My good friend Nevin Byler, manager and cheese maker at the Middlefield Original Cheese Cooperative, called the other day. He was excited to tell me that the cheddar cheese they make had been entered in competition at the Ohio State Fair, and it had won reserve champion. That speaks well for the quality of cheese Nevin and his crew make at their cheese house on state Route 87 east of Middlefield.
The Middlefield Original Cheese Cooperative is an Amish organization, and the cheeses they make are truly Amish products. They make several different kinds of American cheeses, such as the cheddars, Colby, Monterey Jack, brick and their own Swiss, which is more difficult to make.
They also have a group of farmers that produce milk from cows that are grass-fed only, which includes pastures in the summer and hay in the winter. No grain or corn is fed. This milk is made into a specialty cheese that is in demand in some health food stores and also available at the cheese house store. Grass-fed cheese is reported to be higher in some of the beneficial fatty acids than regular cheese.
Since grass-fed cows produce less than those fed grains and corn silage, their cheese has to bring a higher price.
A few farmers who produce organic milk also ship to the co-op, and Nevin makes organic cheese that can be bought at the co-op store on Route 87. It is also sold through some health food stores.
They also make goat cheese for a group of goat farmers.
You will find a visit to the Middlefield Original Cheese co-op on Route 87 an interesting one. They have a viewing window where you can watch cheese being made - if you are there at the right time.
This organization is an example of a small business that has diversified to develop a market for their products. The business was started to provide a market for Grade B milk produced on Amish farms and shipped in 10-gallon cans to the co-op back in the mid-1990s, some from Trumbull County.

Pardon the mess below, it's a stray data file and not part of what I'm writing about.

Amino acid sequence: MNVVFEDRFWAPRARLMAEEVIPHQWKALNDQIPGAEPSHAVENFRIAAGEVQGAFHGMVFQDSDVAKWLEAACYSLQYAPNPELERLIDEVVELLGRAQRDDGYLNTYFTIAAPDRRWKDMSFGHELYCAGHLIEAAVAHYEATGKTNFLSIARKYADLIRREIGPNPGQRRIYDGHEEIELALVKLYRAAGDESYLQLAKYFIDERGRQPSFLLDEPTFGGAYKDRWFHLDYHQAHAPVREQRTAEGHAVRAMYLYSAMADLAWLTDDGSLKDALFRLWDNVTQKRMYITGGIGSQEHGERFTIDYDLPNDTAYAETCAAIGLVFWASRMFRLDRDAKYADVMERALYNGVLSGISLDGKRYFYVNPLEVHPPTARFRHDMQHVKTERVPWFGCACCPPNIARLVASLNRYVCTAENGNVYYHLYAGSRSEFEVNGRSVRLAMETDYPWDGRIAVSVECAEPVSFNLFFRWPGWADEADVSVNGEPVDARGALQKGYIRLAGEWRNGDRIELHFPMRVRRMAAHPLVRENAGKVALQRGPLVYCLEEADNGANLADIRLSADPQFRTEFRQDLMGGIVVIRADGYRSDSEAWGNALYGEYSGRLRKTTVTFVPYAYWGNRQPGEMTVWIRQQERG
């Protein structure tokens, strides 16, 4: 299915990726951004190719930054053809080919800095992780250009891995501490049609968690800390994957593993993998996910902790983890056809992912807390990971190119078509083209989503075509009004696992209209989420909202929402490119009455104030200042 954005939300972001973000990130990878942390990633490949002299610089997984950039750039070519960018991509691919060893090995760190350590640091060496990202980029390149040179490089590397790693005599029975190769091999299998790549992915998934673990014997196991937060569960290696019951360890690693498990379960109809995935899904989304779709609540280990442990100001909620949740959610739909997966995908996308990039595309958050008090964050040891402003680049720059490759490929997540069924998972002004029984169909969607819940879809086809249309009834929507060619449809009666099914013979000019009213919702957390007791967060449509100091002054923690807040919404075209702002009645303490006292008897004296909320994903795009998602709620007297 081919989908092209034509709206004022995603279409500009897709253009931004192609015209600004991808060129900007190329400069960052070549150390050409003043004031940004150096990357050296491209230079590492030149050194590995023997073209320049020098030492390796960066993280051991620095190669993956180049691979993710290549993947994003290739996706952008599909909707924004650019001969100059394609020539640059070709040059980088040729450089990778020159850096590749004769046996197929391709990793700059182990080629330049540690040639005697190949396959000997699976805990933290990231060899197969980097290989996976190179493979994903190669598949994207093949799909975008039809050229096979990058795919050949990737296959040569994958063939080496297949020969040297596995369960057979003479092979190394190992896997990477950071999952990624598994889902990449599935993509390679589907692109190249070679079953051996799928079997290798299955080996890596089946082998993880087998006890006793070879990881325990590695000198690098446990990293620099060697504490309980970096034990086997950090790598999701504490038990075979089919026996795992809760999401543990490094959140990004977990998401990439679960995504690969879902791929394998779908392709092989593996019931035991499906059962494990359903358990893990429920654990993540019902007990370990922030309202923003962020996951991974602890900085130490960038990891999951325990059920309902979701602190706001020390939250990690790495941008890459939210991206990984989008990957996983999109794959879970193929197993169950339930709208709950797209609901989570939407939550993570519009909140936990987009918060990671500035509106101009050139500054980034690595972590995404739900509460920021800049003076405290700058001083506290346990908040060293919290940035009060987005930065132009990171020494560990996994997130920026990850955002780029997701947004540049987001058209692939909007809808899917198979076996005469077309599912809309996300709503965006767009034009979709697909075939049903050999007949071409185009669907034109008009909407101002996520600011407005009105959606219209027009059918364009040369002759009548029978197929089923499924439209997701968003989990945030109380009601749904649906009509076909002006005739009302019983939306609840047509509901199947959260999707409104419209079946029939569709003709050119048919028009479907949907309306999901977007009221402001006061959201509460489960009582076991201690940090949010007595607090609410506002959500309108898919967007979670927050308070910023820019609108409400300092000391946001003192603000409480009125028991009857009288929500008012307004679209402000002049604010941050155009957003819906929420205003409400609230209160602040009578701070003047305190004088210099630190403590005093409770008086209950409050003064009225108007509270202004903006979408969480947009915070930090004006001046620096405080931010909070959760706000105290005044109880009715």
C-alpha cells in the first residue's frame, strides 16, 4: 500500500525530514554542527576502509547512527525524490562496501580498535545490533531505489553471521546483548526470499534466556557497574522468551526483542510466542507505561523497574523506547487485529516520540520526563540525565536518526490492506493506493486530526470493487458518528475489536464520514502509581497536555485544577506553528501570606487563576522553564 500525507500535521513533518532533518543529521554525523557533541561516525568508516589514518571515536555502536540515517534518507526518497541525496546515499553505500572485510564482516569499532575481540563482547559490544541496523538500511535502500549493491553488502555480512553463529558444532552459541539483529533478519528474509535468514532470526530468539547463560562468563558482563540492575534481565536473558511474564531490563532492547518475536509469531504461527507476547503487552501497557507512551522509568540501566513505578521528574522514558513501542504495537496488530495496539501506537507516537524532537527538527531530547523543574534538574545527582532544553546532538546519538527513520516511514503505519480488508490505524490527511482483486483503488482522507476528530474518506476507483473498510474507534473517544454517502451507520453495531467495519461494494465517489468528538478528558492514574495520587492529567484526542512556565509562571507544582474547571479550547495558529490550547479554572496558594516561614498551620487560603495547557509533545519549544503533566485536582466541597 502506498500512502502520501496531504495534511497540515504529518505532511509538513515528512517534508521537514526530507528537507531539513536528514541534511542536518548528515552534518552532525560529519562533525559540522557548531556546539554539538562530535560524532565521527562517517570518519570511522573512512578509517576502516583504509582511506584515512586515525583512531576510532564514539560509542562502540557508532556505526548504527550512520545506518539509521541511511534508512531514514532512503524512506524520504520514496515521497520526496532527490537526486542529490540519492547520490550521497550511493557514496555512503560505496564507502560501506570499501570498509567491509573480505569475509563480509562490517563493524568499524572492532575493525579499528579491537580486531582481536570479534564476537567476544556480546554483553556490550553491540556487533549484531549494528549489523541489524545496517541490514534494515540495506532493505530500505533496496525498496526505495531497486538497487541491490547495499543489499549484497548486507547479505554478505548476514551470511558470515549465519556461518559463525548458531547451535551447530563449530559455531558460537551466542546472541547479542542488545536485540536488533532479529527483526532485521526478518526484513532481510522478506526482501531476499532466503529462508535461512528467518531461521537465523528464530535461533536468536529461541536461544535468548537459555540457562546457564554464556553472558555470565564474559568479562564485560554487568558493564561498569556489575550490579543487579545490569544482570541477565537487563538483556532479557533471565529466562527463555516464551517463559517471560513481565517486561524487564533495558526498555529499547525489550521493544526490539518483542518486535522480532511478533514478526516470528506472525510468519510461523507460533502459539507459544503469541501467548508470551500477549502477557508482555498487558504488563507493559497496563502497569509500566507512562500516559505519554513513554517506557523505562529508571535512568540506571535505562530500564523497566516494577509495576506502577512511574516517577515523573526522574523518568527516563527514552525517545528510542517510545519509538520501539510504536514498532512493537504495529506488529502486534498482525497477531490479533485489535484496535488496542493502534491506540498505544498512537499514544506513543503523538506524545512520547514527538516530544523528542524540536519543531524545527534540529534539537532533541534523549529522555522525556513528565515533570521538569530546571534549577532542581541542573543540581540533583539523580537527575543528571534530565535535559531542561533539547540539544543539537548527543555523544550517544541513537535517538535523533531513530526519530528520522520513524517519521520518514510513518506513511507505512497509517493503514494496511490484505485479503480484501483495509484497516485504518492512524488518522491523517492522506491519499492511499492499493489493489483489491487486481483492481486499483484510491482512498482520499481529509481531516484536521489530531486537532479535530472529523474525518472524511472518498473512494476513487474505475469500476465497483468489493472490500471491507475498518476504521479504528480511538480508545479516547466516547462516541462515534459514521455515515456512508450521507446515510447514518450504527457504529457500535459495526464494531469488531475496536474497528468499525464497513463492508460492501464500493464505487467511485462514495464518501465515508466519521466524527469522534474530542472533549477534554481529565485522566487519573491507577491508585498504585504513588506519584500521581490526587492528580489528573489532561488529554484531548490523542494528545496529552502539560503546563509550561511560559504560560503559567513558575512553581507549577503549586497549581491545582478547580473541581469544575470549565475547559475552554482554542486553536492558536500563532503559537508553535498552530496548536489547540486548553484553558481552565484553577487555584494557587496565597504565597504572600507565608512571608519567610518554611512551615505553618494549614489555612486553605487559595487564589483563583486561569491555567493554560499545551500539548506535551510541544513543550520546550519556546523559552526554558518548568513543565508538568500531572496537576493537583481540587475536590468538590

Early cheese makers that were employed by the cooperative wanted to make just the American types of cheeses, such as cheddar, Colby, brick and others. They were easier and quicker to make. However, they were competing with the big cheese makers in the country, and prices they received for their cheeses were not good enough to provide the best income to their producers.
So to stay in business and improve member incomes, the co-op has diversified and been making specialized types of cheese along with their quality American types and, more recently, their own Swiss. They also have a salesman who is out making contacts with retail outlets helping to strengthen that part of their market.
Direct marketing through their own store, along with selling to retail outlets, helps improve the income for producers shipping to the co-op. Nevin says their store has been doing exceptionally well with retail sales reaching new levels some months.
An elected Amish Board of Directors makes the policies for this organization. These policies are then carried out by Nevin, the manager and cheese maker, and his employees.
When I was on a special assignment with the Ohio State University Extension Service back in the 1990s, I worked with this group to get their co-op reorganized and the cheese house in operation. It was an interesting and enjoyable experience.
Before the cheese house was built, we met in Amish homes, some times during the day and other times at night. Cheese and crackers were always served as snacks and our meetings ended with either a great piece of pie or a delicious sweet roll. They were hard on my diet.
Parker is retired from the Ohio State University and an independent writer for the Tribune.